The morning we set out from Port l’Eperviere we had a lovely farewell from SY Kristiane and SY Just 4 Fun. We sang, “Les Americans, Les Americans!” waving to our new friends as we departed the entrance channel; this happy tune had been sung to us at Viviers by some jovial, retirees ending their walking tour past our boat and we’d shared the story with our friends. Americans are rarely spotted on the Rhone River. Our spirits were UP, ready to move once again…but the Rhone was also UP…we turned to starboard, nose into current, our progress stalled.
Forty-five minutes later, finally Port l’Eperviere was out of view. We’d moved from kilometer 112 (PK112) to kilometer 110 (PK110), roughly one-mile, and the Pont de Valence (bridge) was staring us in the face. Detour‘s SOG (speed over ground) was a whopping 0.1-0.3 knots as we battled the current beneath the bridge running the engine at 2,500 rpm’s. Not good. Somehow we made it through, but we weren’t sure if we should turn back around. Just beyond the bridge, however, was the Ecluse de Bourg-les-Valence. We thought if we could make it through the lock, we’d catch a break in the current on the other side in the derivation. Thankfully, the current eased and we did continue although only moving SOG 1.5-2 knots. It would be a very long, short day.We moved upstream in slow motion. Much debris was coming down the river and Detour dodged logs, branches, and piles of sticks and grass as if playing a game of Frogger, sliding right and left as the debris passed us by. The auto-pilot, we’ve named Champ, had difficulty managing the push and tug from the current and often Brian and I took turns hand steering. Watching the riverbanks made us dizzy! When we’d passed a side-arm river, the Isere, the amount of debris lessened as did the current. Just beyond kilometer 101 (PK101) we had a mini-celebration as we crossed the latitude line of 45-degrees north; our farthest north!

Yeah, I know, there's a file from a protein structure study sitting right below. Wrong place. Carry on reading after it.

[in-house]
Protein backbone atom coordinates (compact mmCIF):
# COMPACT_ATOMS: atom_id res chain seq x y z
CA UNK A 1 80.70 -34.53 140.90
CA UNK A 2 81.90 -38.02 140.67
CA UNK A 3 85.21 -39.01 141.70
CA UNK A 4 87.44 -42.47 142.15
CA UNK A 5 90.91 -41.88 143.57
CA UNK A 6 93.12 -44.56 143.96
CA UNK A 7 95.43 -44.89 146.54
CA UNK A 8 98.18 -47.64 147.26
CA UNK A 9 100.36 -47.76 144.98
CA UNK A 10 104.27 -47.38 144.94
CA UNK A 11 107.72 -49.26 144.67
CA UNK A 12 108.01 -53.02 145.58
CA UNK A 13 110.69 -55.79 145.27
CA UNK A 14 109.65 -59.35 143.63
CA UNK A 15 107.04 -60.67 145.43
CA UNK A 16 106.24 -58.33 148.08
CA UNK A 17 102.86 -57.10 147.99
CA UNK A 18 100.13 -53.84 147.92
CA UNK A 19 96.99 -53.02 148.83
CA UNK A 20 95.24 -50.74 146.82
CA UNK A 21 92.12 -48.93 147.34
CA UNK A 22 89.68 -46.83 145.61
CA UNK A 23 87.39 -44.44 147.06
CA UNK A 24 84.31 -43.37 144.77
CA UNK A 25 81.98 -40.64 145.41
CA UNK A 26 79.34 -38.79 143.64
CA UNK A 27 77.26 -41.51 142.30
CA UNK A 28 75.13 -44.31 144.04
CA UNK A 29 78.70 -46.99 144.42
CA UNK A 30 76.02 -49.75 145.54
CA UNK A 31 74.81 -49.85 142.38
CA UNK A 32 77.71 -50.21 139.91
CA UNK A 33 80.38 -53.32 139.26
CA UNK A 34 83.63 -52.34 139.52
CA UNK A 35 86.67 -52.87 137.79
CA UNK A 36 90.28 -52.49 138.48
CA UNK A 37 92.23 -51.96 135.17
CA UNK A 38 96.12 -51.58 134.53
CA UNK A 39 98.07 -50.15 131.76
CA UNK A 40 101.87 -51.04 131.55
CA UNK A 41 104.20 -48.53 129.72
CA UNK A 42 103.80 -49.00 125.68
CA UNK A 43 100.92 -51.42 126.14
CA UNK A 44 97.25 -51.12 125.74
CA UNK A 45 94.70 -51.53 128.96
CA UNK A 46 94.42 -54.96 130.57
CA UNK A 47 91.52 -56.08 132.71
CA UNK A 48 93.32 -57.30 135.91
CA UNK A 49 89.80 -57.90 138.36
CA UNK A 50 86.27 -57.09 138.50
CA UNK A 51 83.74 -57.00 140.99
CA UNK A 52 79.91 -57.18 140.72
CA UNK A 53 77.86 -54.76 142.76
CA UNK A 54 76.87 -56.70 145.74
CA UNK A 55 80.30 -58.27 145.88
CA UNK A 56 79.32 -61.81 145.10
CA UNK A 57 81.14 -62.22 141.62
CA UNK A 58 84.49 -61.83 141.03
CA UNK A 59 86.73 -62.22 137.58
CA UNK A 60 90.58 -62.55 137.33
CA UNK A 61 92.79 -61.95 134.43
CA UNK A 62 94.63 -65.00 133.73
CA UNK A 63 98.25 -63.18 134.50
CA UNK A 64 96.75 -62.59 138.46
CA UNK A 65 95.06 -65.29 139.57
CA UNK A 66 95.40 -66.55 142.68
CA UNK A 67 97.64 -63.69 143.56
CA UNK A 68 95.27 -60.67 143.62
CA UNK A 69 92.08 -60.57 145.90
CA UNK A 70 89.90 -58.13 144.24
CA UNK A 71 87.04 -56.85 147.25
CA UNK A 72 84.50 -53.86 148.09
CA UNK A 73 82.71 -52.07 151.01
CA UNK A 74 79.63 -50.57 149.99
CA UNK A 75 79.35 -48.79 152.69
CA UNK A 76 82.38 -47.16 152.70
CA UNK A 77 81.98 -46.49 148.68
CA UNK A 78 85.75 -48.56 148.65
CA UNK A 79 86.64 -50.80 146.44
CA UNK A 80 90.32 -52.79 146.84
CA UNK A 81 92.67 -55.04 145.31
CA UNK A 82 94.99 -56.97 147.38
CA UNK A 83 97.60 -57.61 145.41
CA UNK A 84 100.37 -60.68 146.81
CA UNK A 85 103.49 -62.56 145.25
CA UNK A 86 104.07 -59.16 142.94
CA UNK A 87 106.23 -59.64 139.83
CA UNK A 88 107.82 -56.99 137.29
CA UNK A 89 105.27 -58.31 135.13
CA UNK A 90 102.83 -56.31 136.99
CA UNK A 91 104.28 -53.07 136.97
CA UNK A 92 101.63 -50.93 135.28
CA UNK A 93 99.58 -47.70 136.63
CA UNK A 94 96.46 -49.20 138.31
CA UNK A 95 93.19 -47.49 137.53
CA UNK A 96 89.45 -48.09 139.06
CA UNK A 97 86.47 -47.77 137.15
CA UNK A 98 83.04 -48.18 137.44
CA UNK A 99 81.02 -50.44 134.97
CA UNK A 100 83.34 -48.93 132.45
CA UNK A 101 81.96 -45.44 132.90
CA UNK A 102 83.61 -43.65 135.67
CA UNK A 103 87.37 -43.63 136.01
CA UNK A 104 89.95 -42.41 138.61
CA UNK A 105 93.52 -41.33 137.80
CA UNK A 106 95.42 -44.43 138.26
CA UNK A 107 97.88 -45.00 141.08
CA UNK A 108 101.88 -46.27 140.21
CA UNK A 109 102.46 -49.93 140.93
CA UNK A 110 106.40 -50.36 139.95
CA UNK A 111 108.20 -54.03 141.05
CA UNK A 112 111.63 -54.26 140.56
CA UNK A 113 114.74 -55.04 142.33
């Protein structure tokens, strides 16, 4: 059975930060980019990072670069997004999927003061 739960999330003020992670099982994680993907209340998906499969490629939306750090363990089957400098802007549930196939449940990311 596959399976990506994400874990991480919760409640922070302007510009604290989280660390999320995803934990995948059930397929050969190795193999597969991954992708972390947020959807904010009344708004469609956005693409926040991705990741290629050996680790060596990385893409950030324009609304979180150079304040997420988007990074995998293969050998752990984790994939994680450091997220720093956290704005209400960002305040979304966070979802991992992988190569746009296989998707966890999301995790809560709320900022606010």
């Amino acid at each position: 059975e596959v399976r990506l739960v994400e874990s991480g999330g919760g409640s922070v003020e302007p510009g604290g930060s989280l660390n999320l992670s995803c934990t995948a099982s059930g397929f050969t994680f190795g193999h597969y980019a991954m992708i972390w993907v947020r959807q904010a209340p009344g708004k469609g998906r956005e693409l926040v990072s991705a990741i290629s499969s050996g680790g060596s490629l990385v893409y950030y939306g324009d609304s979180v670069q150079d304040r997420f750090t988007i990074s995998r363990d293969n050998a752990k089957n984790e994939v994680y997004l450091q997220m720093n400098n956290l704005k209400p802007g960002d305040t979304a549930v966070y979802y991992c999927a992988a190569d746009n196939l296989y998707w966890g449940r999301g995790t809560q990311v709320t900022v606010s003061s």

The landscape had changed. The hillsides were now terraced with vineyards. As we passed through the town of Tournon, there was much to see and plenty of time to look. We hoped Tournon would provide a stop (there are few and far between on the Rhone). Here a famous winery, Tain l’Hermitage, is on the east bank of the river. Unfortunately the plaisance harbor was not much of a harbor at all. It was narrow, and potentially shallow as the guide warned, and was not at all protected from the wash of passing vessels. The harbor was rather a jetty, concrete pillars with wooden boards between just above the water line. Behind the jetty was a quay. We were far too large to maneuver between the jetty and the quay, and certainly not during the present circumstances of the river’s current. We passed beneath two bridges at Tournon; the current was running at 6-knots and we were maxing a speed of 7-knots through the water translating to only 1-knot or less SOG. Clear of the bridges, we wiped the sweat from our brows and scanned the guide once again for potential stops ahead. The King’s Table; a rock mid-river that is typically visible was completely submerged.Through the Ecluse de Gervans another upstream derivation cut us a break as the current eased between 4-5 knots. We shared the lock with a motor yacht, one we’d only briefly met at Port l’Eperviere prior to our departure. A retired pilot had recently purchased the motor yacht was was taking it north. He blew past us just before passing through Tournon and threw such a wake that our mast rocked back and forth in its supports. Yikes! A wake like that in the Intracoastal Waterway would definitely have received some VHF bad-mouthing! He was held-up at the lock due to an upstream traveling tanker; which had also passed us, traveling at about the same speed as us and not making such a wake despite a narrow channel. You cannot occupy the lock with a vessel if it is carrying any hazardous materials, so the motor yacht was at the plaisance pontoon when we arrived. After a smooth locking he sped off again. Very relieved to finally find a safe pontoon, and availability for one other vessel for there was already a catamaran docked, we stopped at Saint Vallier and called it quits! The following morning was equally disappointing. The mighty Rhone was running strong and from the start we were seeking potential stops. Debris continued to flow downstream. Our goal was the town of Condrieu; a Port de Plaisance was listed in the guide and our friends back in Valence had positive reviews about the town and port. When we reached the town of Andance, we questioned our ability to continue. Approaching the bridge, a whirlpool caught the stern of the boat and swiftly pushed it aside. It happened so quickly as if we’d hit a patch of ice and fishtailed. There was an inviting pontoon, but we’d only traveled a measly four-miles. If the river was to keep rising, that pontoon would not offer us much comfort or protection. And if the river was to keep rising, soon we’d not be able to move upstream! We discovered that the current was not as strong along the banks; but had to be cautious, although the depth enabled us to hug the banks we could not stray from the marked channel due to submerged breakwaters. At the Ecluse de Sablons, another northbound plaisance vessel eased our discomfort from the day’s trials. If they can make it, we can make it! We waved hello to the couple aboard a Danish flagged motor yacht (or sailing yacht converted to motor yacht, undetermined). Atop the Ecluse de Sablons encouragement once again from a derivation. We were nearing Condrieu.A herd of donkeys was a pleasant distraction, again plenty of time to look as we slogged upstream. I took about 20 photos with the zoom lens, but I’ll spare you my love of donkeys. A sign perhaps? Around the bend and beneath the Pont de Condrieu we’d find the entrance for the Port de Plaisance. As we rounded the corner, that blasted current increased! So close… We watched as the motor yacht ahead of us fishtailed, stalled, fishtailed, pushed, stalled, fishtailed its way beneath the bridge. Brian actually slowed down to give more space between our two yachts, just in case the motor yacht was pushed backwards. Brian steered vigilantly and Detour held steady. I watched intently from atop the deck at mid-ship as the motor yacht slid into the port’s entrance. All we had to do was make it inside without hitting anything, just make it inside and we’d be free from this awful river! We did make it through, into the port and had our selection of slips. This was a great relief because there was also a current streaming through the port, and we made several attempts at two different slips before finally getting backed into a space. The bow thruster was the savior! Stopped. Secured. PHEW! We’d made port just before an actual lock-down; that afternoon the locks closed to pleasure vessels. The Rhone was flooding.